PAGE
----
‘Tribal Paintings’ The Tribal Paintings series of works was started as a direct inspiration from Eugene’s earlier works Tribal Sculptures and the Tribal Performances. He started to envision a series of works which would both call upon art historical styles like Abstract Expressionism and Conceptual Art, but at the same time to create something that would look into the future of Painting, asking questions of what could be done?, what else could be invented and contributed into this foremost artistic practice. He says he wanted to look at painting from a very personal angle, especially with his Nail Paintings and the unusual materials used within much of the work. With this drive, he was ready to challenge his very own idea of Painting, banishing any ideals he had created before, and hopefully that of his viewers about his practice thus far. Within these works, the Nail Paintings were of particularly striking force and power. Often utilizing an array of unusual non-traditional materials (nails, chicken head, black eye beans, stuffed birds, pigs feet, feathers and more) that made them quite sculptural and even possibly pieces of objects in their own right. Whatever ones personal description of these works, they are quite difficult to pin down, as they seem to wiggle free of any particular categorization -Painting is perhaps the closest.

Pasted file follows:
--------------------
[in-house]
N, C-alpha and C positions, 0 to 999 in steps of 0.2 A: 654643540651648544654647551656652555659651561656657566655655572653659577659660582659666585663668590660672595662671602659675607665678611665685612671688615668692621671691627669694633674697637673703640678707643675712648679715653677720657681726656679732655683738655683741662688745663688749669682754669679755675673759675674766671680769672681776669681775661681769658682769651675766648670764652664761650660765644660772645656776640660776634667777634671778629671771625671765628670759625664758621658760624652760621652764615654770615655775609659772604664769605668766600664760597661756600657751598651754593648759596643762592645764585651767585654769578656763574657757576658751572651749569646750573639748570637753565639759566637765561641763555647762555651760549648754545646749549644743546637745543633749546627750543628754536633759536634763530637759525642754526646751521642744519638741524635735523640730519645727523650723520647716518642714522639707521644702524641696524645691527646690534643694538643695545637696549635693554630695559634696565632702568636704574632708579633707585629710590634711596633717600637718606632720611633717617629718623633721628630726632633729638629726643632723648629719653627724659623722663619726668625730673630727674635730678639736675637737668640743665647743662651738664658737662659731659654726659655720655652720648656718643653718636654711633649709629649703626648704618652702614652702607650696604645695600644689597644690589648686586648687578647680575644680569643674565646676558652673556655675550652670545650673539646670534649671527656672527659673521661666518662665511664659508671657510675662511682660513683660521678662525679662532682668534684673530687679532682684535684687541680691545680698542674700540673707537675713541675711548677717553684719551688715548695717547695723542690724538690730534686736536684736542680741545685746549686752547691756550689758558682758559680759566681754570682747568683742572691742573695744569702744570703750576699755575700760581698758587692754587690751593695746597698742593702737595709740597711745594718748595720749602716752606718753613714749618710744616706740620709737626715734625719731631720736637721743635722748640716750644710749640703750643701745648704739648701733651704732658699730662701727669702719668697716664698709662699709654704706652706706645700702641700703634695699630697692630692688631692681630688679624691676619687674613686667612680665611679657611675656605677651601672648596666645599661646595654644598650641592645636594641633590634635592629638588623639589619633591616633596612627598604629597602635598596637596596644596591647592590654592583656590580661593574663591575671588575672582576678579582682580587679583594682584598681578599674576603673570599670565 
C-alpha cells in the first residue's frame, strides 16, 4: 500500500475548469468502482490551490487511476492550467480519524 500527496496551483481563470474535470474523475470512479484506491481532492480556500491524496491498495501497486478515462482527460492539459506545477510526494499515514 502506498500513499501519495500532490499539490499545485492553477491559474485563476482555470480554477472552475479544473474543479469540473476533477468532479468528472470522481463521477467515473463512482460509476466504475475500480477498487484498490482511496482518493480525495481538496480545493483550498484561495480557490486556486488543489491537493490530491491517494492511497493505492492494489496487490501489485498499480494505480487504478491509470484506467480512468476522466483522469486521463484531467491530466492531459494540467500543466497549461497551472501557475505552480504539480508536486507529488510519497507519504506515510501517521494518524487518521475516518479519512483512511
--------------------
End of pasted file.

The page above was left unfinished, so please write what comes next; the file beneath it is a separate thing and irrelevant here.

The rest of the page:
These works were an experiment in forward thinking, abstract, textured, rough and raw, but with a disturbing edge to them, which transforms them into something akin to tribal totems or objects of some voodoo ceremony. One or two pieces have raw eggs broken straight unto their surface amongst the hundreds of nails already crowding up the surface. Delving into his earlier family life experiences of displacement and unease growing up, with memories of what he had seen in Ghanaian cultural films, Eugene channeled his creative forces into what many have described as Dark, abrasive, primitive, tribal, mysterious and even shamanistic. A viewer visiting the first and only showing of these works described them this way, “Its as if the artist wanted to attack traditional art, to push it out of the way so they could give birth to a newer truth and honesty that is so daring with bravery that most artists will be afraid to attempt”.